Back in September last year, I wrote a blog about how I was struggling to go long (as in ride the long distances I like to think I’ve become associated with). So, here I am with a follow-up – a short honest appraisal of where I am now.
I am genuinely at a point where I’m in danger of stepping away from the bike – I’ve found it so hard to find the desire or motivation to get on the bike recently. During the week, the short training sessions that are 60 to 90mins have been fine, I’ve completed and enjoyed them. I get to the weekend and the long rides loom and I just cannot bring myself to get out and do them.
So, how have I got to this point (the subject of this blog aka the list of excuses) and where do I go from here (the next blog)?
Why I started cycling
Cycling wasn’t something I’d ever done before or even considered as an adult, I didn’t even own a bike. So when my life imploded in 2016 I set out to rebuild it with a focus on actually living, doing the things I always talked about doing but had never actually done. So in 2017, I committed to take on one new challenge every month and raise money for charity in the process. I bought a load of gear and a bike and took on everything from London to Brighton (and back), a Tough Mudder, Half and Marathons and finished it off with a 9-day solo JOGLE in November.
These challenges provided me with something I desperately needed – a purpose – but also to feel something after years of being numbed by depression and alcohol. This was a search for redemption, a trial by punishment because I judged myself harshly for not being enough and for failing as a man and a father.
Want to know the honest truth?
Nothing – not one challenge or event I’ve taken on – has ever left me with a sense of satisfaction, accomplishment or pride. I am yet to feel that sense of achievement or success that I’ve craved. I cycled the length of the country for 9 days on my own to reach Land’s End to feel – nothing – I’d suffered so much, so why did it feel so empty?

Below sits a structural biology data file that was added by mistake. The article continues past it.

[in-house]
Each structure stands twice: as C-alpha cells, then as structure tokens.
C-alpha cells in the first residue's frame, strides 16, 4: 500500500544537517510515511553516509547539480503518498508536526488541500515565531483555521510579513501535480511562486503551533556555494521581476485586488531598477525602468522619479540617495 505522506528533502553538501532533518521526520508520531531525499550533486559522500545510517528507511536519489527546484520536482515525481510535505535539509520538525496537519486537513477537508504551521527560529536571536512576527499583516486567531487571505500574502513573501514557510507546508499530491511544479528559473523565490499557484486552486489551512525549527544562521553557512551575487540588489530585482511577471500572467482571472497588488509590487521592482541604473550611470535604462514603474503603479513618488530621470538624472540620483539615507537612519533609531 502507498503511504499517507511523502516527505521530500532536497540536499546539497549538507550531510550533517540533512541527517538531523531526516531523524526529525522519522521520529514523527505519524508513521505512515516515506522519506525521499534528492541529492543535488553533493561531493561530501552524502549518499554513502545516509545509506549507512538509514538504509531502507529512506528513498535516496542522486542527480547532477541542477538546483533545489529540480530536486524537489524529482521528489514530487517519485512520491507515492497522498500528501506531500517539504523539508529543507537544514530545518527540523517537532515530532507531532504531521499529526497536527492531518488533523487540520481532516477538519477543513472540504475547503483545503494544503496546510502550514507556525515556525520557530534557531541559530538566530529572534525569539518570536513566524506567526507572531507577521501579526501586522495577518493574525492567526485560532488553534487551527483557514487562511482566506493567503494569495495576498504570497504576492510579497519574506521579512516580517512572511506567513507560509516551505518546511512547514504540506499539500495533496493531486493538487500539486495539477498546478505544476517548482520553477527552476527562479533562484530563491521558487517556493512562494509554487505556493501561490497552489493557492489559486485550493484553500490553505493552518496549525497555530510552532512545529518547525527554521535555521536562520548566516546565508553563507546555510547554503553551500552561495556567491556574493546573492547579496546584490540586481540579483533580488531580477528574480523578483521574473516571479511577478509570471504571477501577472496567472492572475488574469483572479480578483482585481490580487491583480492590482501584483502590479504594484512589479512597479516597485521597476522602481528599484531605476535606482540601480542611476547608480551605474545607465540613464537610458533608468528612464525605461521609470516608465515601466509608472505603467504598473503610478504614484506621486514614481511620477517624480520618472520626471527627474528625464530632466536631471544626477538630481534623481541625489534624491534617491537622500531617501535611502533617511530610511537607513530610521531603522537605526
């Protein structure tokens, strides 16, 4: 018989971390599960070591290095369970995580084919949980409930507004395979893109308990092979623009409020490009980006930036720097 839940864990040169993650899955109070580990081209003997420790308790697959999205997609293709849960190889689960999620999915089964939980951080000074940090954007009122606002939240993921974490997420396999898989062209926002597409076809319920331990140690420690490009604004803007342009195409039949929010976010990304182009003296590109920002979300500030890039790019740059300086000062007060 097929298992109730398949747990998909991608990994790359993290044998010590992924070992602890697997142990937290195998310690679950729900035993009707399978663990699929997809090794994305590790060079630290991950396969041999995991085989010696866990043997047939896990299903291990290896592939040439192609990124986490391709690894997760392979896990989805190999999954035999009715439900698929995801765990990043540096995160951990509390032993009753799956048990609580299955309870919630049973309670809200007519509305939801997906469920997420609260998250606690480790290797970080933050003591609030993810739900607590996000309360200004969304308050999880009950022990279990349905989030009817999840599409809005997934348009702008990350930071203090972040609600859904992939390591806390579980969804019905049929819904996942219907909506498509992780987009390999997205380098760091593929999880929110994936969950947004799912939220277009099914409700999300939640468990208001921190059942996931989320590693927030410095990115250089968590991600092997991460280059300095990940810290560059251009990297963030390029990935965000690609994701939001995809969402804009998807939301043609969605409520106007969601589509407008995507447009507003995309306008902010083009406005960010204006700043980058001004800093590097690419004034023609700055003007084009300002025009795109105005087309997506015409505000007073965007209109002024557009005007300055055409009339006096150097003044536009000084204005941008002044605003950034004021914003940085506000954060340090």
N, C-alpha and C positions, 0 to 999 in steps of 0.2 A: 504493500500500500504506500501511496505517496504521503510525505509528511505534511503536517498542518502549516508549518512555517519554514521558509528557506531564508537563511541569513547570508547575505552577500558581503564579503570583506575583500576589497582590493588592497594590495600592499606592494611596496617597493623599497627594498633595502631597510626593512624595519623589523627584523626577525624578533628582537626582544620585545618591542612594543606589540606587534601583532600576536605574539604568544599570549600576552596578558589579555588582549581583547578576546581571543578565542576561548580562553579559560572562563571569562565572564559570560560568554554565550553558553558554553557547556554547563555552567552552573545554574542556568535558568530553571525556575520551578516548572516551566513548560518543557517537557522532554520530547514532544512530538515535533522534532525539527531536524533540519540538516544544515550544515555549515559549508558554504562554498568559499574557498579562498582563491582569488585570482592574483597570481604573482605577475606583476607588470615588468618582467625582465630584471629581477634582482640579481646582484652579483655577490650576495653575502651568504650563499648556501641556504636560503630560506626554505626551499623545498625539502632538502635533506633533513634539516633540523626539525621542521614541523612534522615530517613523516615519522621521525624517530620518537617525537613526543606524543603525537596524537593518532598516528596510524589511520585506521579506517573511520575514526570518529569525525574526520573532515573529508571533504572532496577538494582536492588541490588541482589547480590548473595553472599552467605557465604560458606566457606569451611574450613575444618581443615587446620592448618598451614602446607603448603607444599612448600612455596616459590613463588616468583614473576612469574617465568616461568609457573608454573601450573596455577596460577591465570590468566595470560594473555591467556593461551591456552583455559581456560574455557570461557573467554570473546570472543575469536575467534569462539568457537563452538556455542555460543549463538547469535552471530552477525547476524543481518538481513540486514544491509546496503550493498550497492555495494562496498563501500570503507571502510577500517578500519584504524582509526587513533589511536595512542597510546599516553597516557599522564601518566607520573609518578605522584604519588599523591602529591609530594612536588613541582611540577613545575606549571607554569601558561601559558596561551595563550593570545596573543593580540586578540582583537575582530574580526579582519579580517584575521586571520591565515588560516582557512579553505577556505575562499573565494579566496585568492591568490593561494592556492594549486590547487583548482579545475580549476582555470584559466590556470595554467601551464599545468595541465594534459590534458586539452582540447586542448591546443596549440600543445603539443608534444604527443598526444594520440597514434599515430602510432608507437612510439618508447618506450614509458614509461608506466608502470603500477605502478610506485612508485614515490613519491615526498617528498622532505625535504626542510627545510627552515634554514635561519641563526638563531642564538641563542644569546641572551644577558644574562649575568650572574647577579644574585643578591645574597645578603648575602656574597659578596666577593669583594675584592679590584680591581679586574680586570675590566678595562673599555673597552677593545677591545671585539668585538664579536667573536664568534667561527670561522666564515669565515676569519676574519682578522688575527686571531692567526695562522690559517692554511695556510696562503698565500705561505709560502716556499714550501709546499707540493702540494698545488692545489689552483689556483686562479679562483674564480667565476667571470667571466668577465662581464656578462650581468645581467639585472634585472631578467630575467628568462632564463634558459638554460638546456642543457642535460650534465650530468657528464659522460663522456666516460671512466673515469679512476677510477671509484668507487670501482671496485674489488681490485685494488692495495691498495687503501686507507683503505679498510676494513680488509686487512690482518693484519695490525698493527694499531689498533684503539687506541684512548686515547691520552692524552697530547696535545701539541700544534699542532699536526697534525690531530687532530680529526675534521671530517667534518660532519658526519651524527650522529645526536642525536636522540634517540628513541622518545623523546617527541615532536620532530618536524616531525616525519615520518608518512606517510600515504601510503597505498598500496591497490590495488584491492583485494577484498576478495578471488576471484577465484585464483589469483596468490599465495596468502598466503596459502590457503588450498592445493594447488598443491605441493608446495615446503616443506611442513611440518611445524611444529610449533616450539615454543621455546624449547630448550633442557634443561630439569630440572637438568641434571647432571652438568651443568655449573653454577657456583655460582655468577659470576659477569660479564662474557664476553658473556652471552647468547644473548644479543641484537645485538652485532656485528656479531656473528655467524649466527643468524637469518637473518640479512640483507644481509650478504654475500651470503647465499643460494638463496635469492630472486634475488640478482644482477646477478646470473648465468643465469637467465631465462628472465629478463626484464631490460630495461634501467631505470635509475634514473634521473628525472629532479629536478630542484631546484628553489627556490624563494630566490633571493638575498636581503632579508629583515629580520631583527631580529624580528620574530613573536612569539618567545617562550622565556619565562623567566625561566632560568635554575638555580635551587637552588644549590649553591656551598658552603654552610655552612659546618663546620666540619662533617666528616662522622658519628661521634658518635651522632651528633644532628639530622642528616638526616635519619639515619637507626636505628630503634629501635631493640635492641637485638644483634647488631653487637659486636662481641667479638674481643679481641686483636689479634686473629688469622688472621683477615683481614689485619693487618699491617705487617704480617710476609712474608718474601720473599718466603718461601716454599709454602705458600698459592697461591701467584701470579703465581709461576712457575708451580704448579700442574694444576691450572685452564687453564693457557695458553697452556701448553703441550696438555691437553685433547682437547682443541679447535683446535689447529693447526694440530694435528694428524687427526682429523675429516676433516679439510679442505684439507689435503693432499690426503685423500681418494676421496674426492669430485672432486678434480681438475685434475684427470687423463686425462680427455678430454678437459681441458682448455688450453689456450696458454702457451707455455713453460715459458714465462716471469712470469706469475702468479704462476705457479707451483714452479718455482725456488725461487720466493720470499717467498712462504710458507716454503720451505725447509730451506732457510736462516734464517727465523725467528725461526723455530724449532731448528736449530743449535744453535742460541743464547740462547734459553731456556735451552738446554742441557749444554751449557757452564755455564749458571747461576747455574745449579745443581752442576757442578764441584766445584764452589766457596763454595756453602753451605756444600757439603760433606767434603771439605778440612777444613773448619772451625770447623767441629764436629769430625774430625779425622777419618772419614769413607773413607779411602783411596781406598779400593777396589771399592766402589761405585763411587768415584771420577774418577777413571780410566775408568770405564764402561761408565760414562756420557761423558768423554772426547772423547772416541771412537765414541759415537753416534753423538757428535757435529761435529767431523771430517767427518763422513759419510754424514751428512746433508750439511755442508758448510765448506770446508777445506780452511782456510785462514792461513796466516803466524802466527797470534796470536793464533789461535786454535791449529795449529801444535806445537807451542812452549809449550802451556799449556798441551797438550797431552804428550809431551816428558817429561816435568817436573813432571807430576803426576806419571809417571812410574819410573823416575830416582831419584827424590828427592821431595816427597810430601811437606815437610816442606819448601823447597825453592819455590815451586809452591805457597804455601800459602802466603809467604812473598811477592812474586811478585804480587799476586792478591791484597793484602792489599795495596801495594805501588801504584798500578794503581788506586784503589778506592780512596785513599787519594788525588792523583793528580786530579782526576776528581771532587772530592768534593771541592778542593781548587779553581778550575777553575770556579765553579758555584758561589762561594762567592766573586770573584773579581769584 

Don’t get me wrong, cycling has, over the last 5 years, absolutely changed from the pursuit of pain and punishment into a complete passion. So why now, it is so hard to be passionate about it?
On being good enough
Life has changed dramatically in the last 7 years. After my marriage broke down I never saw myself in a long-term relationship let alone having another child or owning a house again. Life put us together when we needed each other I think. While it hasn’t been an easy journey here, I have found a best friend, someone with whom I’m building a home for our blended family. I am genuinely content.
So, is this the uncomfortable truth?
In the change from punishment to passion, has this journey removed the reason to suffer? Not living on my own means I’ve got more than just myself to consider. But more than that, there is more to lose now and so many good reasons to not want to try and break myself.
After pushing the pause button on my solo Race Across America race last year, training has been anything but consistent. I was grateful to be able to go out as crew for Simon Potter and see the race first-hand – I had the most amazing time. It was hard but never felt like work, and I learnt so much that I can use for my race and as such it was an invaluable experience.
We were staying in an Airbnb in Annapolis watching the race conclude, I woke up one morning to find I’d slept through a literal list of missed calls and messages from Louise, her family and close friends – labour had started and I was 3,500 miles away. BA got me on an earlier flight and I began my race across the Atlantic, only for Finley to take another week to arrive. In the process, I finally caught Covid only to get it a second time a month or so later.